AI Technology
Japan aims to harness AI technology to support its national security objectives. The Ministry of Defense has applied AI for defense applications such as unmanned aerial vehicles (UAVs), satellite imagery analysis, and cyber defense systems. In 2016, the Acquisition, Technology and Logistics Agency (ATLA) established a department focused on AI technology research for military uses. ATLA is applying AI to analyze data collected by radar systems and video feeds. The MOD has also established a new research program for intelligent unmanned systems technologies and an AI technology research initiative in cooperation with the private sector. Applications include automated surveillance, threat analysis, intelligence gathering, missile tracking, and augmented human decision-making. The MOD aims to recruit 1,000 AI experts over five years to expand its AI research and development capabilities (Kallender-Umezu, 2019). However, Japan lags behind the U.S. and China in military applications of AI.

Underwater Sensor Networks
The MOD has invested heavily in developing underwater sensor networks to enhance maritime monitoring and antisubmarine warfare capabilities as Chinese submarines increasingly operate near Japanese waters. Key technologies include compact sonobuoys, fiber-optic Distributed Temperature Sensing (DTS) cables, autonomous underwater vehicles (AUVs), and advanced signal processing for target detection. In 2015 Japan installed a large-scale experimental DTS ocean observation network off the Boso Peninsula to detect submarines. Japan is also developing a deep sea surveillance system combining fixed DTS cables and mobile AUVs equipped with sensors. The MOD aims to deploy an operational DTS monitoring network by 2025 (Przystup, 2019).

Integrated Air and Missile Defense
Japan has prioritized advancing missile defense capabilities against North Korean missile threats. Japan has cooperated closely with the U.S. in co-developing key missile defense technologies, including missile interceptors, radars, sensors and command and control systems. The MOD has acquired Patriot Advanced Capability (PAC-3) missile interceptors and Aegis Ballistic Missile Defense (BMD) naval systems. Japan has also indigenously developed the Standard Missile-3 (SM-3) Block IIA interceptor with the U.S. to destroy ballistic missile threats in space. To counter hypersonic glide vehicles, Japan is researching high-power lasers, electromagnetic railguns, and other directed energy weapons. Developing and networking advanced radar systems to detect and track incoming missiles remains a high priority. Integration and interoperability of air and missile defense systems, including data-links, is another focus (Chanlett-Avery et al., 2022).

Quantum Technology
Japan aims to apply quantum technology for national security uses in computing, communications, detection and other domains. The Cabinet Office published the Quantum Information Science Basic Research and Development Promotion Plan in 2020, identifying defense applications as a priority research area. The MOD and private firms are advancing quantum radars and sensors for ultra-precise object detection. The MOD is researching quantum key distribution networks to securely transmit encryption keys. In 2022 Japan established the Quantum Information Science National Core Research Center to promote collaboration on quantum technology research and development between academia, industry and government, including for security uses (Sugiyama, 2022). However, Japan trails the U.S. and China in advancing quantum technologies for military applications.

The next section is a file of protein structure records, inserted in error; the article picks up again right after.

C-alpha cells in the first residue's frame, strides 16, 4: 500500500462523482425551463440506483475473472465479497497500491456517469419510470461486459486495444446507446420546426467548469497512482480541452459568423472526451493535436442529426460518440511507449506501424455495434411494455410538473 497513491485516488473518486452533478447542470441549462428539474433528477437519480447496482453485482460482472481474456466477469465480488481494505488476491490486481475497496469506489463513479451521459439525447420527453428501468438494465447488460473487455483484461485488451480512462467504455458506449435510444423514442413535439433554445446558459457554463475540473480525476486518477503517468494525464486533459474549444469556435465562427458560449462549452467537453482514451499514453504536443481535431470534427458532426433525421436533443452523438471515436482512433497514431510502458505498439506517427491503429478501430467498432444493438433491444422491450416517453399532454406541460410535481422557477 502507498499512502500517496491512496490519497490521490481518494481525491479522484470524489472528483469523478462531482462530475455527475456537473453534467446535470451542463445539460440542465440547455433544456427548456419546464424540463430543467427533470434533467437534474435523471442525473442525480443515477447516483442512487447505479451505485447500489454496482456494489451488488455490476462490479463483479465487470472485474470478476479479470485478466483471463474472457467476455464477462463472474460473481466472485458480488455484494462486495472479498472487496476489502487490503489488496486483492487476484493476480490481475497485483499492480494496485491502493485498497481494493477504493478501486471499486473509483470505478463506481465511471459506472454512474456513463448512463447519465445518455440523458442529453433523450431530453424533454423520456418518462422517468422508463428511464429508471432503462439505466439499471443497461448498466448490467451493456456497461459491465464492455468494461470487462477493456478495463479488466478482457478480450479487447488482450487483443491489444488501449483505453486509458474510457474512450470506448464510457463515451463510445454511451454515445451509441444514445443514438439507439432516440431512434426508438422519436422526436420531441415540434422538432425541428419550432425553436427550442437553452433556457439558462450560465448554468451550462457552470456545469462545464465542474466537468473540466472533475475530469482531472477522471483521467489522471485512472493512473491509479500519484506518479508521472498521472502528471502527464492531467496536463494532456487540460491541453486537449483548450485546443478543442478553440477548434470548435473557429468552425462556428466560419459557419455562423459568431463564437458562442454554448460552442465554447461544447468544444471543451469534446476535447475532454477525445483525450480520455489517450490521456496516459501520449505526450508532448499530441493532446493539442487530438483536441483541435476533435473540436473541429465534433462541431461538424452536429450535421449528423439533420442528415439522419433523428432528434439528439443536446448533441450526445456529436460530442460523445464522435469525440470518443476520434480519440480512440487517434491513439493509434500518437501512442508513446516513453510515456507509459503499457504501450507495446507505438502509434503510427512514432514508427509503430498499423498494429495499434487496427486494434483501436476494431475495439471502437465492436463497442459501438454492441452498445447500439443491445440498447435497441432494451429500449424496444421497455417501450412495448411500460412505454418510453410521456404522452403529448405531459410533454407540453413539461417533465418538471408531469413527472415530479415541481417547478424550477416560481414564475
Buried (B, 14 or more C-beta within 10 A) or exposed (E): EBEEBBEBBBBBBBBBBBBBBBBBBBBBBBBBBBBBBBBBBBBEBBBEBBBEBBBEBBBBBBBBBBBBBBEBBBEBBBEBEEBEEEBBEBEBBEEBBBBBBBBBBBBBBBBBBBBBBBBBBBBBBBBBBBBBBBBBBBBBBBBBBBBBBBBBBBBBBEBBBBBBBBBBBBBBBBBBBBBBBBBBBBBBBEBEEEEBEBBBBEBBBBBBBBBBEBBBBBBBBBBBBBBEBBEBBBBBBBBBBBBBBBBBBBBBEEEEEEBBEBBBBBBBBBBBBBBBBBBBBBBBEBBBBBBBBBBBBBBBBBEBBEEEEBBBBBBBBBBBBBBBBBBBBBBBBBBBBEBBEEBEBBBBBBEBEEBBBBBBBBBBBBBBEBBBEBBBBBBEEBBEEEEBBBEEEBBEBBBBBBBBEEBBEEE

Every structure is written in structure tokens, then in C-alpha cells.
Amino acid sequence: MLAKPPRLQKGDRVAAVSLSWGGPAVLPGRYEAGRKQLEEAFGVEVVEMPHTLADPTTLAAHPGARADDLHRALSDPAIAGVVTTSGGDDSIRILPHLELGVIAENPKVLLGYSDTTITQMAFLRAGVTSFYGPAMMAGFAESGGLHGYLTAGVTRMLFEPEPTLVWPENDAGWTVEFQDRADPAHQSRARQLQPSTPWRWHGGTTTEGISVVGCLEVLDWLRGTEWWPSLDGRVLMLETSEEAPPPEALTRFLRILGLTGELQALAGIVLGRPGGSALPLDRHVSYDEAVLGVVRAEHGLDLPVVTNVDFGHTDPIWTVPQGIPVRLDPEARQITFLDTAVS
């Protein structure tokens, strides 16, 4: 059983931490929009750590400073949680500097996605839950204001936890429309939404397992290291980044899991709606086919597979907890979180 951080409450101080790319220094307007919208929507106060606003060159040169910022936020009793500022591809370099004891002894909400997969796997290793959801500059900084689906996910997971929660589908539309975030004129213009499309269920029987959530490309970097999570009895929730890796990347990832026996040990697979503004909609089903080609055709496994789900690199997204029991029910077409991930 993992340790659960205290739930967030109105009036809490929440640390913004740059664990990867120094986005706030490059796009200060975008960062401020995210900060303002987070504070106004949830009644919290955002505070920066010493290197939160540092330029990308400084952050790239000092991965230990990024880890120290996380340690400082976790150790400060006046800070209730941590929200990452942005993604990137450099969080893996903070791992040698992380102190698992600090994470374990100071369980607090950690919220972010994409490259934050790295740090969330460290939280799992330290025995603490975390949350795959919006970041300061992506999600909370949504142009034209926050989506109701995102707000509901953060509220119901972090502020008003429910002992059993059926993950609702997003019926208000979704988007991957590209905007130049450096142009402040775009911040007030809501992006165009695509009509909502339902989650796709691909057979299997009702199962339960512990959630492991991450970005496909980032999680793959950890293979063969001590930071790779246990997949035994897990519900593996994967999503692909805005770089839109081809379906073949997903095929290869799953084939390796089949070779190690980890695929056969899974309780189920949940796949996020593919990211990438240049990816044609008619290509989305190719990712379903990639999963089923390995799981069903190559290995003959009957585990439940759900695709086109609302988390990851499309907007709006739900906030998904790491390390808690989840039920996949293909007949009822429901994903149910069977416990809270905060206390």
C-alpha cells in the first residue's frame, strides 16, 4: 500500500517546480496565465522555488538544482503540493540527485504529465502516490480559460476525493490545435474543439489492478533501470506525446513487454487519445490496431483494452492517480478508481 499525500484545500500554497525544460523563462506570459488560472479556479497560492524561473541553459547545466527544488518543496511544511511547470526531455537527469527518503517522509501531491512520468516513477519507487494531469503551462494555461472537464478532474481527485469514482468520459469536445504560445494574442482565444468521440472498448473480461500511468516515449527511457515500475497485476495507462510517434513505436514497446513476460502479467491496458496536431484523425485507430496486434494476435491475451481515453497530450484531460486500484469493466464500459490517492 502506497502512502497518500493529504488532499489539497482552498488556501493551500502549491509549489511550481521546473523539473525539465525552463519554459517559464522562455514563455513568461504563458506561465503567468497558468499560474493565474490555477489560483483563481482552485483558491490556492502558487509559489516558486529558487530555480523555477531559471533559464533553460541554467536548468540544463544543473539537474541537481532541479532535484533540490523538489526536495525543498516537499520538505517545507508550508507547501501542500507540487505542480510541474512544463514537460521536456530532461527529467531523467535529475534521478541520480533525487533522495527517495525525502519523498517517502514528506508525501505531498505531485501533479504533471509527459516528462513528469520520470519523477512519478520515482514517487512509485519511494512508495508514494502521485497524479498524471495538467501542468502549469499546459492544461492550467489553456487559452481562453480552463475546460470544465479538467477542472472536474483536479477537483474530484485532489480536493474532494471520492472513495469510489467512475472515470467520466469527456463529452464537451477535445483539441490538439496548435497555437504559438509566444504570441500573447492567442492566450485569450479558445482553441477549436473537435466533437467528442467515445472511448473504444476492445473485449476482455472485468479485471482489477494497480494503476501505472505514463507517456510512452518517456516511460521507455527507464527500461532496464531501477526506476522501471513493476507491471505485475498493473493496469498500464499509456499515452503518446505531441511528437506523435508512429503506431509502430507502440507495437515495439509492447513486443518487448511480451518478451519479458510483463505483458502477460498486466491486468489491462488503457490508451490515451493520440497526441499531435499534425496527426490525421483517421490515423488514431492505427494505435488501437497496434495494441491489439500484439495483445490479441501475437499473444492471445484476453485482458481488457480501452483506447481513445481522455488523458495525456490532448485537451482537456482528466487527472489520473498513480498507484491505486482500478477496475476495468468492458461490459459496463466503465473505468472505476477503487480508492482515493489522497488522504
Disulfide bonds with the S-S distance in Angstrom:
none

S&T in Japan’s National Security Policy

Science and technology capabilities have become increasingly central to Japan’s evolving defense and national security strategies and policies as part of Japan’s expanding security role in the region and globally in recent decades. Analyzing key Japanese security and defense policy documents over the years illustrates the growing emphasis on S&T:

  • The 2004 National Defense Program Guidelines emphasized enhancing intelligence capabilities by leveraging advancements in satellite, imagery and communication technologies. It also called for developing advanced ballistic missile defense technologies through cooperation with the U.S.
  • The 2010 National Defense Program Guidelines highlighted priorities including strengthening cyber defense capabilities, advancing surveillance abilities using satellites and UAVs, and cooperating with the U.S. on ballistic missile defense technologies.
  • The 2013 National Security Strategy underscored expanding space, maritime and cyber domains as critical for security and aimed to leverage dual-use technologies for defense applications.
  • The 2013 National Defense Program Guidelines called for various initiatives to “actively leverage dual-use technologies” and “strategically promote defense equipment and technology cooperation” for national security. Priorities included unmanned systems, C4ISR, ballistic missile defense, and cyber defense capabilities.
  • The 2018 National Defense Program Guidelines continued promoting dual-use technology development and aimed to build an “integrated defense capability” combining capabilities across all domains. It called for enhancing capabilities in new domains like space, cyber and electromagnetic spectrum.